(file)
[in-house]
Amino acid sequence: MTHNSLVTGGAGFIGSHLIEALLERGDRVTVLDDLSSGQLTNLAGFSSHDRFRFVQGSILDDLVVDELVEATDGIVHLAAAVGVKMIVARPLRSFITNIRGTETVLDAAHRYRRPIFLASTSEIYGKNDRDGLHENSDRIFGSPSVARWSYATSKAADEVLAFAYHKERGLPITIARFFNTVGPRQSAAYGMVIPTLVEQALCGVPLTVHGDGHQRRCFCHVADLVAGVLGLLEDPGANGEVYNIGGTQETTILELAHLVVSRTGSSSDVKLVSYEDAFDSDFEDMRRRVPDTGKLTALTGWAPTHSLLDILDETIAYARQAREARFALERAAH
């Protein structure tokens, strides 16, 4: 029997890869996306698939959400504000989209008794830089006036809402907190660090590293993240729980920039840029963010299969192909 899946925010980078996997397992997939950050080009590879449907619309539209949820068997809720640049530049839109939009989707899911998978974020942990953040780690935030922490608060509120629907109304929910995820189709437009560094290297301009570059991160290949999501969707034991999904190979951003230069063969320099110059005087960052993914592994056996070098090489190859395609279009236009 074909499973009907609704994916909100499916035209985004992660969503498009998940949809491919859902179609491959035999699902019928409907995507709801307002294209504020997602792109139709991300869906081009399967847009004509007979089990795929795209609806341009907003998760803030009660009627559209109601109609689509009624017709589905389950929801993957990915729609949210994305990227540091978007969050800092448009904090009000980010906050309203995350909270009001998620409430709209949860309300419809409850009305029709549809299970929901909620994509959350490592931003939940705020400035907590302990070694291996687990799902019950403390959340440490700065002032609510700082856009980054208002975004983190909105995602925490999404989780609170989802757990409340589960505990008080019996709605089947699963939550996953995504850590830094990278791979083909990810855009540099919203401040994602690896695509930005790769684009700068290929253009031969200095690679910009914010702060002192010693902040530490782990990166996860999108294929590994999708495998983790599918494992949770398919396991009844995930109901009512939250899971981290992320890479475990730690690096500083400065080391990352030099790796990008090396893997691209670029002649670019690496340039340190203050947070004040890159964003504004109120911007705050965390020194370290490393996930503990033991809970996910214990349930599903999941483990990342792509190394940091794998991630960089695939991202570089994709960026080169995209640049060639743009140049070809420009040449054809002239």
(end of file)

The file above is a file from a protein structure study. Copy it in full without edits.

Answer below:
[in-house]
Amino acid sequence: MTHNSLVTGGAGFIGSHLIEALLERGDRVTVLDDLSSGQLTNLAGFSSHDRFRFVQGSILDDLVVDELVEATDGIVHLAAAVGVKMIVARPLRSFITNIRGTETVLDAAHRYRRPIFLASTSEIYGKNDRDGLHENSDRIFGSPSVARWSYATSKAADEVLAFAYHKERGLPITIARFFNTVGPRQSAAYGMVIPTLVEQALCGVPLTVHGDGHQRRCFCHVADLVAGVLGLLEDPGANGEVYNIGGTQETTILELAHLVVSRTGSSSDVKLVSYEDAFDSDFEDMRRRVPDTGKLTALTGWAPTHSLLDILDETIAYARQAREARFALERAAH
């Protein structure tokens, strides 16, 4: 029997890869996306698939959400504000989209008794830089006036809402907190660090590293993240729980920039840029963010299969192909 899946925010980078996997397992997939950050080009590879449907619309539209949820068997809720640049530049839109939009989707899911998978974020942990953040780690935030922490608060509120629907109304929910995820189709437009560094290297301009570059991160290949999501969707034991999904190979951003230069063969320099110059005087960052993914592994056996070098090489190859395609279009236009 074909499973009907609704994916909100499916035209985004992660969503498009998940949809491919859902179609491959035999699902019928409907995507709801307002294209504020997602792109139709991300869906081009399967847009004509007979089990795929795209609806341009907003998760803030009660009627559209109601109609689509009624017709589905389950929801993957990915729609949210994305990227540091978007969050800092448009904090009000980010906050309203995350909270009001998620409430709209949860309300419809409850009305029709549809299970929901909620994509959350490592931003939940705020400035907590302990070694291996687990799902019950403390959340440490700065002032609510700082856009980054208002975004983190909105995602925490999404989780609170989802757990409340589960505990008080019996709605089947699963939550996953995504850590830094990278791979083909990810855009540099919203401040994602690896695509930005790769684009700068290929253009031969200095690679910009914010702060002192010693902040530490782990990166996860999108294929590994999708495998983790599918494992949770398919396991009844995930109901009512939250899971981290992320890479475990730690690096500083400065080391990352030099790796990008090396893997691209670029002649670019690496340039340190203050947070004040890159964003504004109120911007705050965390020194370290490393996930503990033991809970996910214990349930599903999941483990990342792509190394940091794998991630960089695939991202570089994709960026080169995209640049060639743009140049070809420009040449054809002239």